Former Prime Minister warns of public health crisis amid a ‘poverty epidemic’

The cost-of-living crisis is developing into a public health crisis amid a “poverty epidemic”, former prime minister Gordon Brown is warning.

He released research suggesting that almost four million people were now living below the so-called safety net.

Mr Brown (pictured) said GPs across the UK were reporting that patients were asking for prescriptions for basic childcare items such as nappies.

He urged businesses to donate hygiene goods such as toilet rolls, soap and toothpaste to charities to help families struggling to pay bills.

Mr Brown said: “The welfare state has been systematically shredded over the last decade. Instead of being supported in hard times, the consequence is that as many as four million of our fellow British citizens, many actually in work, are now trapped in life below the safety net.

“This life means being unable to afford basics such as clothing, toiletries, laundry and bedding.

“It means having to cut back on essentials such as food and heating because of cuts to benefits. For 700,000 children, it means having to share a bed. For nearly half a million, it means sleeping on the floor.

“Far from getting better, the poverty crisis we’ve seen over the winter is now turning into a public health and hygiene emergency with families unable even to keep their children clean.”

Mr Brown urged the Chancellor Jeremy Hunt to order a root-and-branch review of the Universal Credit system.

The former Labour prime minister set out plans to deliver an emergency service of household goods via the “multibank” model, which he has helped to launch.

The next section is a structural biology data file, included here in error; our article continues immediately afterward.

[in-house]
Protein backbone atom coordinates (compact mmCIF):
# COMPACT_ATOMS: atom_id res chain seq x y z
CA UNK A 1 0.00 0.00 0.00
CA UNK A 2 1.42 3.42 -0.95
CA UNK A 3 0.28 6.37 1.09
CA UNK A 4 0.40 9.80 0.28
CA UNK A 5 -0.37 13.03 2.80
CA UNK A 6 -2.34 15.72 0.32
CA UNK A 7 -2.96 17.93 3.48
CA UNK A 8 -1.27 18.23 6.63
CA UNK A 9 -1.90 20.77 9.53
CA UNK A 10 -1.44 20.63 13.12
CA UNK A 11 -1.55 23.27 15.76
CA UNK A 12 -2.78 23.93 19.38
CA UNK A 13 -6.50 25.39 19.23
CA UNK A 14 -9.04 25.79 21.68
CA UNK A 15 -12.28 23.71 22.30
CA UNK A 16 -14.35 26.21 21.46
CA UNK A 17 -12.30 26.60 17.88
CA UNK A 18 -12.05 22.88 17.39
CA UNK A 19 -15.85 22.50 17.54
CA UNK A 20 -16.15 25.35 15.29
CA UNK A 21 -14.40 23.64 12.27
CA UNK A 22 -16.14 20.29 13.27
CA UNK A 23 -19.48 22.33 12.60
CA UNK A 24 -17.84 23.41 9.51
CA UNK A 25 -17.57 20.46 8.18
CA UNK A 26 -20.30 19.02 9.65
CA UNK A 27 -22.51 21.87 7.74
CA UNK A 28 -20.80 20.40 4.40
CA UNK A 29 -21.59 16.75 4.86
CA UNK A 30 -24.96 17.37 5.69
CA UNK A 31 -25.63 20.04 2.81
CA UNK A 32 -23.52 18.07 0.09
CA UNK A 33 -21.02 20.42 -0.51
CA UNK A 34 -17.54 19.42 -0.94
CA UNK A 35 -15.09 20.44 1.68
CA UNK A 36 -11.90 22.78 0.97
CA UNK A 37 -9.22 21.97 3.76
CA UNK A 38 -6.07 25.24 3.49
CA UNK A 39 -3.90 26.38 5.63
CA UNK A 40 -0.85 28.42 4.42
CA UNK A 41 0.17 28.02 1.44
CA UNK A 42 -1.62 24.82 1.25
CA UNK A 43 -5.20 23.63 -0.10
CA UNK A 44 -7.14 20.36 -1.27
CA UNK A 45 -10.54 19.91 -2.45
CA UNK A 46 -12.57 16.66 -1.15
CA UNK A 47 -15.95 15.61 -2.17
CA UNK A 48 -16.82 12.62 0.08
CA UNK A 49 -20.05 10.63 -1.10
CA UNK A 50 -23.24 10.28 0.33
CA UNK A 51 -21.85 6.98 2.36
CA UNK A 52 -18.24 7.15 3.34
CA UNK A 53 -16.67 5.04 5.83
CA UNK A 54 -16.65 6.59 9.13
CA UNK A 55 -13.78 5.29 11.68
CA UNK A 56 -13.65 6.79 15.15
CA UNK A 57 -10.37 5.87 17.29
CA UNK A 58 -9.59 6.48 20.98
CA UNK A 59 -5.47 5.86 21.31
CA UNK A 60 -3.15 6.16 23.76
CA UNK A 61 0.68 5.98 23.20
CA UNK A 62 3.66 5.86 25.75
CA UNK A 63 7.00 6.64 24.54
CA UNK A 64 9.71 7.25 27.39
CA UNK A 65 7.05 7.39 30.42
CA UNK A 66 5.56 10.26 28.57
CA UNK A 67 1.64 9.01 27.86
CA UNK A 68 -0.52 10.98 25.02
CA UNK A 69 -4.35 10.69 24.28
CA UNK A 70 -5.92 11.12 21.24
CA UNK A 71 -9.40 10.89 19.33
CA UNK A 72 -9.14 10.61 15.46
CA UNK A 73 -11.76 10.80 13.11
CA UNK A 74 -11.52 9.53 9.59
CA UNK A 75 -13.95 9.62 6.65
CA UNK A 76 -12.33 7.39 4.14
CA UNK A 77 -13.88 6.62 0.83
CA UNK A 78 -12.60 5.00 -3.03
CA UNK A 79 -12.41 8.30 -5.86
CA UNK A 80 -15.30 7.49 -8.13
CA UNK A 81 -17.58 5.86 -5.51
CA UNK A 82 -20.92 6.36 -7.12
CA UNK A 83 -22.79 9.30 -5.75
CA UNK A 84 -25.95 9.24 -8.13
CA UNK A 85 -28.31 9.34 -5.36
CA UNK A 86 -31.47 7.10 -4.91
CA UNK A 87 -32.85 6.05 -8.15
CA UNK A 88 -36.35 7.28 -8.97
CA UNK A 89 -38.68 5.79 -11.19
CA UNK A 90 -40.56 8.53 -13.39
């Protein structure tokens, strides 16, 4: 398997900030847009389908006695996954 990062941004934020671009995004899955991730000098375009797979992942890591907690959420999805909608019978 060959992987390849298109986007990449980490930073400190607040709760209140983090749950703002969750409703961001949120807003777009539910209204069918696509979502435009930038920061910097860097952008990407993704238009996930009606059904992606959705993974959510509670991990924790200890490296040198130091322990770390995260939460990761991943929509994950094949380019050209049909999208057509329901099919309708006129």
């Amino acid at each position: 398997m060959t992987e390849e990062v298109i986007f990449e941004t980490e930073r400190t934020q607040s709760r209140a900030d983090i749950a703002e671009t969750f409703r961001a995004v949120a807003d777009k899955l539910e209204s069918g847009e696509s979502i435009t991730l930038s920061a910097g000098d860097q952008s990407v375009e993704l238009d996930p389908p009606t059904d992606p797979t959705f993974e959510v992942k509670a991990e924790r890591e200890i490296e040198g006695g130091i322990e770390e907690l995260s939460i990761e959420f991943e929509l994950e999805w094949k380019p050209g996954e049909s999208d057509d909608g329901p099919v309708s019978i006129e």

Six multibanks are expected to be operational in England, Wales and Scotland by the end of the year.

Barnardo’s research suggests that there could be around 700,000 children sharing beds and 440,000 children sleeping on the floor because they do not have a bed of their own.

Lynn Perry, Barnardo’s chief executive, said: “Bed poverty is just one aspect of child poverty, yet it starkly illustrates the challenges faced by families who can’t afford the essentials like energy bills or food.

“The majority of families receiving Universal Credit are in work, and many are struggling for reasons beyond their control – such as a family break-up, the death of a partner, or someone losing a job amid the cost-of-living crisis.

“The Government must take urgent action to address these deep-rooted issues.”

A Government spokesperson said: “There are 1.7 million fewer people living in absolute poverty compared to 2010, including 400,000 children, but we know people continue to struggle so are providing record cost-of-living support to those most vulnerable worth an average £3,700 per household and are raising benefits this April.

“But we know work is the best way to financial security, which is why we are investing billions through our Back to Work Plan, expected to help over a million people into jobs, as well as extending our childcare offer while curbing inflation and cutting taxes so people get more of the money they earn.”

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